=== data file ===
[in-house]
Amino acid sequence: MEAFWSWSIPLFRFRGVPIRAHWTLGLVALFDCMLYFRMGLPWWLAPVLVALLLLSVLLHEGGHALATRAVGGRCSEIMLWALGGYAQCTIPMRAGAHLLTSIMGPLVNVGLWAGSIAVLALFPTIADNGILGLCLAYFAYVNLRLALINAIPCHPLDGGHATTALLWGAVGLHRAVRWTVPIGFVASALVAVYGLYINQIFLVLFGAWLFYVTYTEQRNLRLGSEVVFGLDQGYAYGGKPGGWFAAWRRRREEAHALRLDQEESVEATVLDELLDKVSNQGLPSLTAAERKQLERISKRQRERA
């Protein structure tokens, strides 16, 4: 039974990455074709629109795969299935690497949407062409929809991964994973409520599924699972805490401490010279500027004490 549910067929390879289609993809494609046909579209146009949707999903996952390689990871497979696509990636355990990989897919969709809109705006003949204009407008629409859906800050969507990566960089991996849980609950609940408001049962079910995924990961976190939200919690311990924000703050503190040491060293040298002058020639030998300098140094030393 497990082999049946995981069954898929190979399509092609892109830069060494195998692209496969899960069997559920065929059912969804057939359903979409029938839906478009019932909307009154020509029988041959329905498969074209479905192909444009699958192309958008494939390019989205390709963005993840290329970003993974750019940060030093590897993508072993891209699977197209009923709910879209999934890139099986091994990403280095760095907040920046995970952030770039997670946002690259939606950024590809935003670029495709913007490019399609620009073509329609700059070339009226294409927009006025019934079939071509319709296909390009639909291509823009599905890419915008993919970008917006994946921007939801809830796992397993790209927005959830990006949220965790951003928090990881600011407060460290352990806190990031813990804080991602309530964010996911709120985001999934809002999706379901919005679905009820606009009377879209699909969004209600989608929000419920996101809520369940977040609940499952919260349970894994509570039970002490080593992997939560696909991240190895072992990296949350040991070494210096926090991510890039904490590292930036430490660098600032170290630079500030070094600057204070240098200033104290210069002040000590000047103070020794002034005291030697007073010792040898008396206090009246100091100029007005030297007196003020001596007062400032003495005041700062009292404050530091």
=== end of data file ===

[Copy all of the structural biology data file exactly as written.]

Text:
[in-house]
Amino acid sequence: MEAFWSWSIPLFRFRGVPIRAHWTLGLVALFDCMLYFRMGLPWWLAPVLVALLLLSVLLHEGGHALATRAVGGRCSEIMLWALGGYAQCTIPMRAGAHLLTSIMGPLVNVGLWAGSIAVLALFPTIADNGILGLCLAYFAYVNLRLALINAIPCHPLDGGHATTALLWGAVGLHRAVRWTVPIGFVASALVAVYGLYINQIFLVLFGAWLFYVTYTEQRNLRLGSEVVFGLDQGYAYGGKPGGWFAAWRRRREEAHALRLDQEESVEATVLDELLDKVSNQGLPSLTAAERKQLERISKRQRERA
């Protein structure tokens, strides 16, 4: 039974990455074709629109795969299935690497949407062409929809991964994973409520599924699972805490401490010279500027004490 549910067929390879289609993809494609046909579209146009949707999903996952390689990871497979696509990636355990990989897919969709809109705006003949204009407008629409859906800050969507990566960089991996849980609950609940408001049962079910995924990961976190939200919690311990924000703050503190040491060293040298002058020639030998300098140094030393 497990082999049946995981069954898929190979399509092609892109830069060494195998692209496969899960069997559920065929059912969804057939359903979409029938839906478009019932909307009154020509029988041959329905498969074209479905192909444009699958192309958008494939390019989205390709963005993840290329970003993974750019940060030093590897993508072993891209699977197209009923709910879209999934890139099986091994990403280095760095907040920046995970952030770039997670946002690259939606950024590809935003670029495709913007490019399609620009073509329609700059070339009226294409927009006025019934079939071509319709296909390009639909291509823009599905890419915008993919970008917006994946921007939801809830796992397993790209927005959830990006949220965790951003928090990881600011407060460290352990806190990031813990804080991602309530964010996911709120985001999934809002999706379901919005679905009820606009009377879209699909969004209600989608929000419920996101809520369940977040609940499952919260349970894994509570039970002490080593992997939560696909991240190895072992990296949350040991070494210096926090991510890039904490590292930036430490660098600032170290630079500030070094600057204070240098200033104290210069002040000590000047103070020794002034005291030697007073010792040898008396206090009246100091100029007005030297007196003020001596007062400032003495005041700062009292404050530091």